The cinema industry obviously wants to remain in existence. It has served a very great purpose and has done something for the people which cannot be assessed in ordinary financial terms. It is worth while to continue it, and the people want it to continue. We ought not to strangle it by imposing a tax which is quite unjustifiable, the removal of which would mean a very small burden on the Exchequer.

Mr. Shepherd

It would be ungrateful of me if I did not say how pleased I am to see on the Notice Paper a proposal which I have put forward in this House for many years in respect of the cinema industry. Despite the rather disgruntled view—[HON. MEMBERS: "Sour."]—sour view expressed from the benches opposite—

Mr. Rankin

No. On a point of order. Is it within the realms of fair debate, Mr. Deputy-Speaker, that the course of this even-tempered discussion should be utterly misrepresented by the hon. Member for Cheadle (Mr. Shepherd)?

Mr. Deputy-Speaker

If anything is being said which is out of order I shall stop it.

Mr. Shepherd

I do not think that there is reasonable doubt that the course proposed is the best method of giving the greatest relief to those who need it in this industry, especially when we are dealing with a limited sum of money. Therefore, I agree heartily with my right hon. Friend. The assumption that the money which is repaid in the form of tax is to lie in the hands of the exhibitor untouched is something which I could not possibly concede. I am sure that when my right hon. Friend replies he will set at rest any doubt which may exist on that score.

There will be more than the Revenue after this £20. The hon. Member for Nottingham, West (Sir T. O'Brien) and his union will be after part of it. The hon. Lady the Member for Flint, East (Mrs. White) suggested that the money could not benefit the producer. That is rather a naive view. If an exhibitor were doing rather better there would obviously be a tendency for the renter to ask more onerous terms from the exhibitor, and I should be surprised if, after twelve months, the producer did not get something out of the pool.

The point made by the hon. Lady the Member for Flint, East requires an answer. She rather chastised my right hon. Friend for taking too rosy a view of the industry. I would like to chastise her—if I may put it in those terms—for taking too dismal a view of it. If she would look at the figures I think she would find the position not quite so discomforting as she has imagined. If she went further into them she would find that the amount of money invested in films in this country has been probably an all-time record. Although there may have been slightly fewer films produced, much more money was spent on each film. The position of the producer is nothing like as deplorable as the hon. Lady makes out.

I did not follow the arguments of the hon. Member for Leicester, North-West (Mr. Janner) about absolute remission. We could not give £9 million for the salvation of the cinema industry.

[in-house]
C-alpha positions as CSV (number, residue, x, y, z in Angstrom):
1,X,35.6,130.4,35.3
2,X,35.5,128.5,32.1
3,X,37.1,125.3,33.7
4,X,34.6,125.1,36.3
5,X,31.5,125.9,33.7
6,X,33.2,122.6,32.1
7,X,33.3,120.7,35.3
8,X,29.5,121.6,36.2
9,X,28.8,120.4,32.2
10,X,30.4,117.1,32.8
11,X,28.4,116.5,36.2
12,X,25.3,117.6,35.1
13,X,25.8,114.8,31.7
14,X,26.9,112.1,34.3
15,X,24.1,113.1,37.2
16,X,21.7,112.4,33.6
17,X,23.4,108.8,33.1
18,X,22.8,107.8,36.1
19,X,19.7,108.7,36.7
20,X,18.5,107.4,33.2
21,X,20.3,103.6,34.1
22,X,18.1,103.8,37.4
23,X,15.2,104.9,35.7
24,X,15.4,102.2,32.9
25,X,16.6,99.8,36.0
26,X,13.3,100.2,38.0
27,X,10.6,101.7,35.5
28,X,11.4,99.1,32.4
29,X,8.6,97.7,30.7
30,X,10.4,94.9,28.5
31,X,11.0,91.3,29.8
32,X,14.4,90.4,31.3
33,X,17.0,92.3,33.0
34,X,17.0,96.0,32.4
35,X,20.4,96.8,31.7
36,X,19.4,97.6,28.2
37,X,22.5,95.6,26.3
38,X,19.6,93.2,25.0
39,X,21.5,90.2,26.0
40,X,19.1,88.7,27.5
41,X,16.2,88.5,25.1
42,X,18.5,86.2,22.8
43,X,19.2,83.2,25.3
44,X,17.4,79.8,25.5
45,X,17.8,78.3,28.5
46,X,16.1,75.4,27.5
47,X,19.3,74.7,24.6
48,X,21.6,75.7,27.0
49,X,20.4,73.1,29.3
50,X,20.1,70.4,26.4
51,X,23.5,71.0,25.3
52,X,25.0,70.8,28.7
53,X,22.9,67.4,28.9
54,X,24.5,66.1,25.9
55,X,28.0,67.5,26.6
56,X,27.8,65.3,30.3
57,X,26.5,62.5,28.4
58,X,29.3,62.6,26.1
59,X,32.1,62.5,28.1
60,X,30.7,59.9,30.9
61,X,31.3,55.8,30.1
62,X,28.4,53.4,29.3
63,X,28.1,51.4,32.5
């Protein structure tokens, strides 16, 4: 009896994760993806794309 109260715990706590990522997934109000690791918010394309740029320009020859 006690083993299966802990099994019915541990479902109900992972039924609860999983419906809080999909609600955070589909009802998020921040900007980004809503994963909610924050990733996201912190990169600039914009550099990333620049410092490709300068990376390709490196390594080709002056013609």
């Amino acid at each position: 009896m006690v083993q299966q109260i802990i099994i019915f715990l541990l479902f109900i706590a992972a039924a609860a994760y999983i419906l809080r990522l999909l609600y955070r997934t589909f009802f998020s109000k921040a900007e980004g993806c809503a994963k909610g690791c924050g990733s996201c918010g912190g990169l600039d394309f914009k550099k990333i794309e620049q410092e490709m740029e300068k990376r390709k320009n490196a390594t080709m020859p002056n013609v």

Mr. Janner

Why not?

Mr. Shepherd

Some of the remission would undoubtedly fall by the wayside. Of course, that argument applies to what we are proposing to do now, I admit, but a very large part of total remission would go to the well-equipped and well-financed large circuits, probably £4 million or £5 million although they are not in need of assistance, having rationalised themselves. Because we could not spend £9 million on the salvation of the cinema industry, my right hon. Friend the Chancellor of the Exchequer is justified in bringing forward this limited assistance, directed specifically at the areas most in need of support.

This industry needs watching. It may be that the views which I now express will need revision twelve months' hence. If the industry then needs further assistance, I am sure that my right hon. Friend—who will still be here—will give it.

Mr. Janner

Will the hon. Gentleman say whether it is true or untrue that many cinemas are closing? If it is true, what on earth is the use of imposing a tax which contributes towards this situation?

5.0 p.m.

Mr. D. Marshall

In opening the debate my right hon. Friend said that two things had influenced him in his decision. One was whether there was an alternative, and the other was the question of variety in rural districts. I can assure my right hon. Friend that those of us who live in rural districts, and have friends who have been wondering whether or not these small cinemas can keep open, are extremely grateful for what he has done. I have received many letters asking me to convey the thanks of the writers to my right hon. Friend, and I am glad that I have had the opportunity to do so.

Mr. Hirst

I thank my right hon. Friend for introducing the Clause, which follows up all but one of the requirements I mentioned on behalf of my right hon. and hon. Friends in Committee. We had better deal with the exception later. The Clause includes the additional point in regard to the exemption limit.

I take a poor view of the Opposition, who have been a little sour this afternoon. The Clause represents a further reduction on top of the reduction last year and a previous reduction. Over £20 million has been remitted by the Conservative Government. Although it is true that the circumstances were quite different, in the days of the Labour Government the only thing they did in this matter was to raise the tax. In view of that, they might have been more generous and forthcoming today. From the letters I receive, and from the contacts I have made in my long experience of the matter, I know how grateful people are for this concession.

Mr. Harold Wilson (Huyton)

The hon. Member has made a comparison between the situation now and that which existed at the time of the Labour Government. Can he say how many cinemas closed during the Labour Government's tenure of office, and how many have closed during the last eight years of Conservative Government?